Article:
Appropriately, it’s not just mabanua dictating the musical stylings of BNA’s soundtrack, the opening ‘Ready To’ is composed by Jin Tanaka and arrange by R.O.N. (who also performs as STEREO DIVE FOUNDATION) with lyrics produced by Rihoco, and sung by Sumire Morohosi who voices Michiru herself. There’s a strong connection between music and character, that connection remaining at the forefront of the series from beginning to end. At the same time, “Ready to Go” starts the show off with high energy, almost disguising the murkiness lying close to the surface – its premise, after all, being that of a persecuted underclass forced to isolate itself on an island nation away from humans.
In a sense, BNA shows pop music as a connective thread between cultures, its power over people’s emotion is so strong that at one point in the show it even becomes hypnotic and dangerous as ‘Déesse louve’ (Nazuna’s persona as an idol) uses her magnetism and in the service of a cult. But the show isn’t so cynical as to resign pop music as something simply manipulative.
The track “Night Running”, sung by Japanese electronic musician Aaamyyy (aka Honami Furuhara), is important in this regard, not just the exact kind of pop earworm that the show frequently emulates but an important piece of diegetic music, a favourite song of Michiru and her old friend Nazuna. Through these interactions, music and the experience of it serve as a connective bridge, the joy of listening to it together a key memory for both Nazuna and Michiru. Where the opening song has an emotional connection to Michiru, the ending song has a direct impact on the world of the show.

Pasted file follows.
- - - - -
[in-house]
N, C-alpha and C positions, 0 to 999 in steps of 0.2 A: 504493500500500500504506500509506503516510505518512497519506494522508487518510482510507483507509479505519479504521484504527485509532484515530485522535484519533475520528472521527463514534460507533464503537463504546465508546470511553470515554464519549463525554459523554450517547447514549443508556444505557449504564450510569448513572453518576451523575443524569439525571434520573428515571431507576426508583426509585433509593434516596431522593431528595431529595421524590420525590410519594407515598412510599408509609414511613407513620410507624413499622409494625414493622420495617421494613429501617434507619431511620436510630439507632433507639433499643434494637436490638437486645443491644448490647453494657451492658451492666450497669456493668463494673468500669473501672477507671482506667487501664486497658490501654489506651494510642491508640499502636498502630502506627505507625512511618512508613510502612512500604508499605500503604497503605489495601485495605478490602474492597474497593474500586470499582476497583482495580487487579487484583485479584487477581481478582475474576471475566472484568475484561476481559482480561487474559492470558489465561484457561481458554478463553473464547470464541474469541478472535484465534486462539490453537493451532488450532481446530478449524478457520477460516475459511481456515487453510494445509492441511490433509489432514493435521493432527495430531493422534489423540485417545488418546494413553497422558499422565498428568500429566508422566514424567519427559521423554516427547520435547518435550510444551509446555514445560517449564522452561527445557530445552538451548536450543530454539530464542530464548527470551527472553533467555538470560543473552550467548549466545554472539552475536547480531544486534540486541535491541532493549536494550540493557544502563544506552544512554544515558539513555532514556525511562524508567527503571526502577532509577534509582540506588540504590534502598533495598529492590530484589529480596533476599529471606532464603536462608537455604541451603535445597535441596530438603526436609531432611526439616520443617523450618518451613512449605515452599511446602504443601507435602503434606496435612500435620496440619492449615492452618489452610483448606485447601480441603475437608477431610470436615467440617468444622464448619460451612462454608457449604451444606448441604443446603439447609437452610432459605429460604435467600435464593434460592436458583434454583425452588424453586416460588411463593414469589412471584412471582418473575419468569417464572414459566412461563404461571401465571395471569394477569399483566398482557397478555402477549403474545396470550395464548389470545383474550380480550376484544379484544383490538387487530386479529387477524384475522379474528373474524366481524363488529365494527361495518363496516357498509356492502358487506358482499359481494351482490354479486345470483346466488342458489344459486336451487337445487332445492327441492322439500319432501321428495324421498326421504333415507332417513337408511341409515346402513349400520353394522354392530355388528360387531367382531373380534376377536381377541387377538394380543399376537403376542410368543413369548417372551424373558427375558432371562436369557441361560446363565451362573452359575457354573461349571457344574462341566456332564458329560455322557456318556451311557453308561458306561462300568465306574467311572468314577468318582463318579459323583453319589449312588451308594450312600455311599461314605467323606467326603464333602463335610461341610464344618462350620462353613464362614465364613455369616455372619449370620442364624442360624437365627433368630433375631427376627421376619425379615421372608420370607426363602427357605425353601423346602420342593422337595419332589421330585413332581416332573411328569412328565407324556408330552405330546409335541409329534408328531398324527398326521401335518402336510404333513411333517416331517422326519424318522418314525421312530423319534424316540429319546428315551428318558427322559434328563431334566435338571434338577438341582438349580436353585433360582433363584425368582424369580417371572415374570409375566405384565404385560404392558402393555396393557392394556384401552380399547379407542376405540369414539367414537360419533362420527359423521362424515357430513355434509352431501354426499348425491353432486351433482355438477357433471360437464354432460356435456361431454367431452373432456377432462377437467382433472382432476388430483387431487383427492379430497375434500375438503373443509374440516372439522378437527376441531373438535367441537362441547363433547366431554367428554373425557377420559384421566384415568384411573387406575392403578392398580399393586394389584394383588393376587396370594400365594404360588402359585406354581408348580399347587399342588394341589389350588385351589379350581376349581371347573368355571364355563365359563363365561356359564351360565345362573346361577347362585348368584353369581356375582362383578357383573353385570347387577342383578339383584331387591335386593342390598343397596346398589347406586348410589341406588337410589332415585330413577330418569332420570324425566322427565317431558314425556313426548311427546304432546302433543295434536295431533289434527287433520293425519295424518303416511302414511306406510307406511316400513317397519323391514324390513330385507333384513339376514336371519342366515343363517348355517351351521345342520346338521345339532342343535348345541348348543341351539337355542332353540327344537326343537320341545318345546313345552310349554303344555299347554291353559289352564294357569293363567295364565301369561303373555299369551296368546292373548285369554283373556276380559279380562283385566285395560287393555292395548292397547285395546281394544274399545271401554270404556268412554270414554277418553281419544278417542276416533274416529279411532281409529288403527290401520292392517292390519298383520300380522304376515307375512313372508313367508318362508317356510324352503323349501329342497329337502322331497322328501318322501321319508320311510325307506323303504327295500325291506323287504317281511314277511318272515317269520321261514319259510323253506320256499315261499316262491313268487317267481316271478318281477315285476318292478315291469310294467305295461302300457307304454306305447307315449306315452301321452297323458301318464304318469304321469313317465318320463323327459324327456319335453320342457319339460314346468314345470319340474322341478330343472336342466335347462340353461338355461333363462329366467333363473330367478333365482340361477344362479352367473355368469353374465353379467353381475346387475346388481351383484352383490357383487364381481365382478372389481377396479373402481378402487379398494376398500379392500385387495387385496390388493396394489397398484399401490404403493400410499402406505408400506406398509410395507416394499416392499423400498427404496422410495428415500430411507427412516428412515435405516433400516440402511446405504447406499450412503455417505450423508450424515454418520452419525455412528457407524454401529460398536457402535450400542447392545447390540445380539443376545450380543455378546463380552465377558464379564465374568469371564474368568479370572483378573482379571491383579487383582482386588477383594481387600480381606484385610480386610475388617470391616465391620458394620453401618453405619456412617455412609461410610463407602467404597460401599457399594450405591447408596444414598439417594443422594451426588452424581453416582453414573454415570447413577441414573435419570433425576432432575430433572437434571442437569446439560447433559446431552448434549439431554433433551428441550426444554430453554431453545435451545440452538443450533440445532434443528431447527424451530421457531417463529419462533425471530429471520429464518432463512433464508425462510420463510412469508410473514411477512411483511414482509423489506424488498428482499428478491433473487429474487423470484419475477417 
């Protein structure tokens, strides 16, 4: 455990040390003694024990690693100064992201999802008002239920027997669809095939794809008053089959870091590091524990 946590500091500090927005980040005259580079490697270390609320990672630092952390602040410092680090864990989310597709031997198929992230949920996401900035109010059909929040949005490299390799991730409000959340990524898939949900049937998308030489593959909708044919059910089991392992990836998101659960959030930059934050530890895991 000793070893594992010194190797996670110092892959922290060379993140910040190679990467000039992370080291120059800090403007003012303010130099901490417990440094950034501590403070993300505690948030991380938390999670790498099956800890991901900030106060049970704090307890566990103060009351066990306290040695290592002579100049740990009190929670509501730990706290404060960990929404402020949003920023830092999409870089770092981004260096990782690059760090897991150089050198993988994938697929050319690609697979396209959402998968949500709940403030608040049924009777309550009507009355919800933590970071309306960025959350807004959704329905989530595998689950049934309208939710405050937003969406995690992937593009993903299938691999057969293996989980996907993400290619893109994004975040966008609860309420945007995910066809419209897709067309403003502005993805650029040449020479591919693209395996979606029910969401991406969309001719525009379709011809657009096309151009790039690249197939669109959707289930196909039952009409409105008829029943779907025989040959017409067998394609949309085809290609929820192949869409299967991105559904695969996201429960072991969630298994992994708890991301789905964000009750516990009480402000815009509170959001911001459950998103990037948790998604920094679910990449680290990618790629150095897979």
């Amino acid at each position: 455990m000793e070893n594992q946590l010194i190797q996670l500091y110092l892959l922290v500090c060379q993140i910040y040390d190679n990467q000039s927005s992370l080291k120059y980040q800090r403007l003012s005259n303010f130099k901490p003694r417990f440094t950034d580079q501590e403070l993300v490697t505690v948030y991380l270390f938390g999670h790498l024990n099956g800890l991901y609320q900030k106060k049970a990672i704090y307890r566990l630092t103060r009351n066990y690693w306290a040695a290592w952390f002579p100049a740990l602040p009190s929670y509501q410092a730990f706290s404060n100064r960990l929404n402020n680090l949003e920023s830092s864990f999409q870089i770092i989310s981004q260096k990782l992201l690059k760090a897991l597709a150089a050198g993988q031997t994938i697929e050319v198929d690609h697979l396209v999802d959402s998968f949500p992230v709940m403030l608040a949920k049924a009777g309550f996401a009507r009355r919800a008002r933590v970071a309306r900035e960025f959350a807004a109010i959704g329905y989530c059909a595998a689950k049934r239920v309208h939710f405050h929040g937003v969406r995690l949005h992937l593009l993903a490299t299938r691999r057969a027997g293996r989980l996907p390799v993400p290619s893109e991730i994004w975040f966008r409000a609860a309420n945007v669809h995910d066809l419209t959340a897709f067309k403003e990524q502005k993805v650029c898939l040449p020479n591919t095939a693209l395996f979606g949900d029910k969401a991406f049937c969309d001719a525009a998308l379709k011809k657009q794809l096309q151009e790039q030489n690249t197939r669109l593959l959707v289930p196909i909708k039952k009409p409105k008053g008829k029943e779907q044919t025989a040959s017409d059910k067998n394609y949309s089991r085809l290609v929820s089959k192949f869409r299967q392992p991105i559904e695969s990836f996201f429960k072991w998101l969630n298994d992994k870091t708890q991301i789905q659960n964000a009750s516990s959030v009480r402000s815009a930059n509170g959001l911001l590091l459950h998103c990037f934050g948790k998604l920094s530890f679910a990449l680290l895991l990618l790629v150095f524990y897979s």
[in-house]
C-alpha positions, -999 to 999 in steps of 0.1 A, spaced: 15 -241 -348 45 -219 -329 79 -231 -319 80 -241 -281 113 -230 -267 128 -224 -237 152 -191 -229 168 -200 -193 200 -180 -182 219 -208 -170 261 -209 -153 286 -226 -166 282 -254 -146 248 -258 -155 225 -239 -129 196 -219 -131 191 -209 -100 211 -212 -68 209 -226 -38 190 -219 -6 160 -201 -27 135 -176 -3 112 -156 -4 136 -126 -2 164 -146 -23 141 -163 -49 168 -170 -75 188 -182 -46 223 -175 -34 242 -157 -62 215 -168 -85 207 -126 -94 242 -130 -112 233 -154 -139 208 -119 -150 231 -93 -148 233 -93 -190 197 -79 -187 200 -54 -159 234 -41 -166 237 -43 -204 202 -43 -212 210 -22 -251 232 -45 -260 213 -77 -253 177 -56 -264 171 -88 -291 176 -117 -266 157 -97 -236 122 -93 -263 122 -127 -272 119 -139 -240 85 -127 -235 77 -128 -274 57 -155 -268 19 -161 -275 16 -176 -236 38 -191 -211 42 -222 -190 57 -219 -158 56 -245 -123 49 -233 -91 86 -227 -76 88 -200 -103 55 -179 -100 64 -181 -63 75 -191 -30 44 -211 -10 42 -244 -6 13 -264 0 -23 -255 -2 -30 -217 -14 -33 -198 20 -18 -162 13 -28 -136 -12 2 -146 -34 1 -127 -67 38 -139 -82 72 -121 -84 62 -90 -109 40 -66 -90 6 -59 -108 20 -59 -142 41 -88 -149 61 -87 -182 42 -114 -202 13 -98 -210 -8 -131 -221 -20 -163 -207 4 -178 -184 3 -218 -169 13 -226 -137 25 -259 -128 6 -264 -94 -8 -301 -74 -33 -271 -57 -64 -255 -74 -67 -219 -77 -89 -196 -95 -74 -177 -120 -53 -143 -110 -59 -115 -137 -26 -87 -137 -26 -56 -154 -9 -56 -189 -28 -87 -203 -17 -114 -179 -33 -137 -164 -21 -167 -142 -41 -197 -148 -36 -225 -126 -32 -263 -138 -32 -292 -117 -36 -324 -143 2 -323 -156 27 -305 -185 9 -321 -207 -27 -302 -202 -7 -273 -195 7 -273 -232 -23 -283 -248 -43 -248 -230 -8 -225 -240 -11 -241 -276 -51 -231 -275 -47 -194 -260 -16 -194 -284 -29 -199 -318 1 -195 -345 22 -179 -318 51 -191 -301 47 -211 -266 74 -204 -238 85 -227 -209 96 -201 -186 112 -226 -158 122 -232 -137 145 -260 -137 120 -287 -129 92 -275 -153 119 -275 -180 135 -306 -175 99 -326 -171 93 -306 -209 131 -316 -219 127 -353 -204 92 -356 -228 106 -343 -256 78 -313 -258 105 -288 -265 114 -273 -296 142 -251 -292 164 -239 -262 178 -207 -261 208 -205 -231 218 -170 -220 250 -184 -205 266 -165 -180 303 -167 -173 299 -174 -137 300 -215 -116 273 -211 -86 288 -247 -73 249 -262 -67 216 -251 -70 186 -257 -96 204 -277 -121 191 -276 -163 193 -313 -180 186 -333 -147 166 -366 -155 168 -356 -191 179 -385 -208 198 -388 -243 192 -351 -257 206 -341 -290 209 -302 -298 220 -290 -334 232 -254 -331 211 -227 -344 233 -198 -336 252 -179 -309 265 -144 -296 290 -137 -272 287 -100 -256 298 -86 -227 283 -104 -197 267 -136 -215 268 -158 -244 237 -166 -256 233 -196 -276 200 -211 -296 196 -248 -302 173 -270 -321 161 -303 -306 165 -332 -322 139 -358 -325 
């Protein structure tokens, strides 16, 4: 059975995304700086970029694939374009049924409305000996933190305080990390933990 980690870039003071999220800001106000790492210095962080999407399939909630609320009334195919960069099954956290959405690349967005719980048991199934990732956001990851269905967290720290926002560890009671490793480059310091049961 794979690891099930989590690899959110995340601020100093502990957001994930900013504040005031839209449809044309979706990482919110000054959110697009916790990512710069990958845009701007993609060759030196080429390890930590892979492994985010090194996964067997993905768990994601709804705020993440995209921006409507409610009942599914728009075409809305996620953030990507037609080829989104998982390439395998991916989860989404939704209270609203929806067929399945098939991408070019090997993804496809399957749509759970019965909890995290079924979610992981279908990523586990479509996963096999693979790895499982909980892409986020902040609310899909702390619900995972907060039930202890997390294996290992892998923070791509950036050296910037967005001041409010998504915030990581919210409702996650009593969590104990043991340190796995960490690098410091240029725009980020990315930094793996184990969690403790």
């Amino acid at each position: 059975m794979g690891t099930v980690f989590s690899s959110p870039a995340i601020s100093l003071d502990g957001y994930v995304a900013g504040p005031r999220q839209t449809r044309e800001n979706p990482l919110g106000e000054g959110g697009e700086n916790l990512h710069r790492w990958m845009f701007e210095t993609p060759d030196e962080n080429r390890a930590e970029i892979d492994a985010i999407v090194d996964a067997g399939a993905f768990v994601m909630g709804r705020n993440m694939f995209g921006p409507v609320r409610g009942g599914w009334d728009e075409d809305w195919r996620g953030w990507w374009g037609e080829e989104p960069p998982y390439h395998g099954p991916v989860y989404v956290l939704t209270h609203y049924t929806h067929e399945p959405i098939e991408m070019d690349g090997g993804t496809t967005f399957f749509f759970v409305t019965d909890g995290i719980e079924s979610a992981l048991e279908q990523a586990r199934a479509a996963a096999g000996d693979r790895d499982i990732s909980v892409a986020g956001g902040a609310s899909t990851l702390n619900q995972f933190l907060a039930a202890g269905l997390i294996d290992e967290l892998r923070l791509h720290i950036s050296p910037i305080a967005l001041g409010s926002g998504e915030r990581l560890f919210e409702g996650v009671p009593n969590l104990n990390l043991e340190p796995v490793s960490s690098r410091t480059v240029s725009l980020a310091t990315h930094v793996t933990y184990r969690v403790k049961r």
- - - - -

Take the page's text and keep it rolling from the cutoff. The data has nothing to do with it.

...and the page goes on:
BNA stands apart as something leaning into mabanua’s multi-instrumentalist background and penchant for experimentation, playing around with electronic sampling and synths as often as it does live instrumentation. The genre roots of mabanua’s earlier scores are more consistent and worn on their sleeves, BNA is a little bit more slippery as it weaves together disparate instruments and sounds. It fits the nature of the show – as the image of Anima City is constantly shifting in Michiru’s eyes as she discovers more of the truth. In the first episode, the city seems like fantasy, and then a paradise, which again turns as it proves to have its own exploitative hierarchy. Even just that introduction has a musical journey across all of what Anima City contains, and in portraying this mabanua doesn’t just manage the tone of the show but shifts genres to accommodate it – even evoking horror in the Wolf’s first (brutally violent) action scene through looped choruses, discordant tones and isolated drums.
There are surprisingly close ties to Megalobox’s tale of people living on the fringes of society, and the cultural melting pot that exists outside of the hegemony of the ruling classes – corporations in both instances. In each show, mabanua’s music is a manifestation of the diverse sounds and cultures that spring from such communities. In short, as well as being imminently re-listenable, his score work is perfect for the show because of his flexible, futuristic sound – having adapted hip-hop and Latin music into his work for that show. As such his style feels like a reflection of the show’s melting pot city setting and, through its electronic tones, an extension of its cyberpunk aesthetics.
The BNA soundtrack is released in the UK by Anime Limited.